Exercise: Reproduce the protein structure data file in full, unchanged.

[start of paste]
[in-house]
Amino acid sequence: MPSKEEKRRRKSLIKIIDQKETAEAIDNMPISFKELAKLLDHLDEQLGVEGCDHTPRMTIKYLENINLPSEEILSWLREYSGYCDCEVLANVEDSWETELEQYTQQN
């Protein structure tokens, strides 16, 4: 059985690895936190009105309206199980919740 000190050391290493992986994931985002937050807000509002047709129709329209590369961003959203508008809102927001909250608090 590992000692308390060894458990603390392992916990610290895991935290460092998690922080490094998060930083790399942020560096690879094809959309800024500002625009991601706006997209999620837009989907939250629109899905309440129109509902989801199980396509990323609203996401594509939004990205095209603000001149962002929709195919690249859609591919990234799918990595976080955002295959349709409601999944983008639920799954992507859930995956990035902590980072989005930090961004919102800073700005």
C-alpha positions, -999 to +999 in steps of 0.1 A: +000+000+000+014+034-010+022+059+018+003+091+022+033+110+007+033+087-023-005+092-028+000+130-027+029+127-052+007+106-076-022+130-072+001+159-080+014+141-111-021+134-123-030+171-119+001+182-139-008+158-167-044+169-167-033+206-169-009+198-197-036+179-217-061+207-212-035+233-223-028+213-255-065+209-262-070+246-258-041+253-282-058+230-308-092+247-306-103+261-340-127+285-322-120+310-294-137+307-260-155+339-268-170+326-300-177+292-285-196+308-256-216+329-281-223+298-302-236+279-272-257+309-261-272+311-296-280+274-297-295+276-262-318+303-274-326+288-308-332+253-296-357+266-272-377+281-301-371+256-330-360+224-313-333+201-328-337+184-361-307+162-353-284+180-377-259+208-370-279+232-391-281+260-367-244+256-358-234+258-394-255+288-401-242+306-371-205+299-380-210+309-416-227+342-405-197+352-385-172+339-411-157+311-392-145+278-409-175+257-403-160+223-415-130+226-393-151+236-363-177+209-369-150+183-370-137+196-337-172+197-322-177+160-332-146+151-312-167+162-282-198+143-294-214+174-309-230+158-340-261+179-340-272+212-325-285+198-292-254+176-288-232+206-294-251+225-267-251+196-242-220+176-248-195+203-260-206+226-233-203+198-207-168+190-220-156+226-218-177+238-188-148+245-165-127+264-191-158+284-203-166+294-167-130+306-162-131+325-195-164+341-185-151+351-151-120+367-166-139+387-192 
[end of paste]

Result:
[in-house]
Amino acid sequence: MPSKEEKRRRKSLIKIIDQKETAEAIDNMPISFKELAKLLDHLDEQLGVEGCDHTPRMTIKYLENINLPSEEILSWLREYSGYCDCEVLANVEDSWETELEQYTQQN
């Protein structure tokens, strides 16, 4: 059985690895936190009105309206199980919740 000190050391290493992986994931985002937050807000509002047709129709329209590369961003959203508008809102927001909250608090 590992000692308390060894458990603390392992916990610290895991935290460092998690922080490094998060930083790399942020560096690879094809959309800024500002625009991601706006997209999620837009989907939250629109899905309440129109509902989801199980396509990323609203996401594509939004990205095209603000001149962002929709195919690249859609591919990234799918990595976080955002295959349709409601999944983008639920799954992507859930995956990035902590980072989005930090961004919102800073700005």
C-alpha positions, -999 to +999 in steps of 0.1 A: +000+000+000+014+034-010+022+059+018+003+091+022+033+110+007+033+087-023-005+092-028+000+130-027+029+127-052+007+106-076-022+130-072+001+159-080+014+141-111-021+134-123-030+171-119+001+182-139-008+158-167-044+169-167-033+206-169-009+198-197-036+179-217-061+207-212-035+233-223-028+213-255-065+209-262-070+246-258-041+253-282-058+230-308-092+247-306-103+261-340-127+285-322-120+310-294-137+307-260-155+339-268-170+326-300-177+292-285-196+308-256-216+329-281-223+298-302-236+279-272-257+309-261-272+311-296-280+274-297-295+276-262-318+303-274-326+288-308-332+253-296-357+266-272-377+281-301-371+256-330-360+224-313-333+201-328-337+184-361-307+162-353-284+180-377-259+208-370-279+232-391-281+260-367-244+256-358-234+258-394-255+288-401-242+306-371-205+299-380-210+309-416-227+342-405-197+352-385-172+339-411-157+311-392-145+278-409-175+257-403-160+223-415-130+226-393-151+236-363-177+209-369-150+183-370-137+196-337-172+197-322-177+160-332-146+151-312-167+162-282-198+143-294-214+174-309-230+158-340-261+179-340-272+212-325-285+198-292-254+176-288-232+206-294-251+225-267-251+196-242-220+176-248-195+203-260-206+226-233-203+198-207-168+190-220-156+226-218-177+238-188-148+245-165-127+264-191-158+284-203-166+294-167-130+306-162-131+325-195-164+341-185-151+351-151-120+367-166-139+387-192 